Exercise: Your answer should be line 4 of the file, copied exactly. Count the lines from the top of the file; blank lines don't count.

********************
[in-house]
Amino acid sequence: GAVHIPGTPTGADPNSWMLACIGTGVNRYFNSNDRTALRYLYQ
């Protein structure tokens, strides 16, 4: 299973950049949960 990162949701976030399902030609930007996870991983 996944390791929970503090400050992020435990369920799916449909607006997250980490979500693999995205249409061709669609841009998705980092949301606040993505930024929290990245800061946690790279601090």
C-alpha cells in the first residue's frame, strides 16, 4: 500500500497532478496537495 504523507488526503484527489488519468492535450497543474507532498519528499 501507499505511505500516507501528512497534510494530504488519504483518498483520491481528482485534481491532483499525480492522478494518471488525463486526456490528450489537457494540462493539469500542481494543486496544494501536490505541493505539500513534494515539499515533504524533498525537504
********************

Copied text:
C-alpha cells in the first residue's frame, strides 16, 4: 500500500497532478496537495 504523507488526503484527489488519468492535450497543474507532498519528499 501507499505511505500516507501528512497534510494530504488519504483518498483520491481528482485534481491532483499525480492522478494518471488525463486526456490528450489537457494540462493539469500542481494543486496544494501536490505541493505539500513534494515539499515533504524533498525537504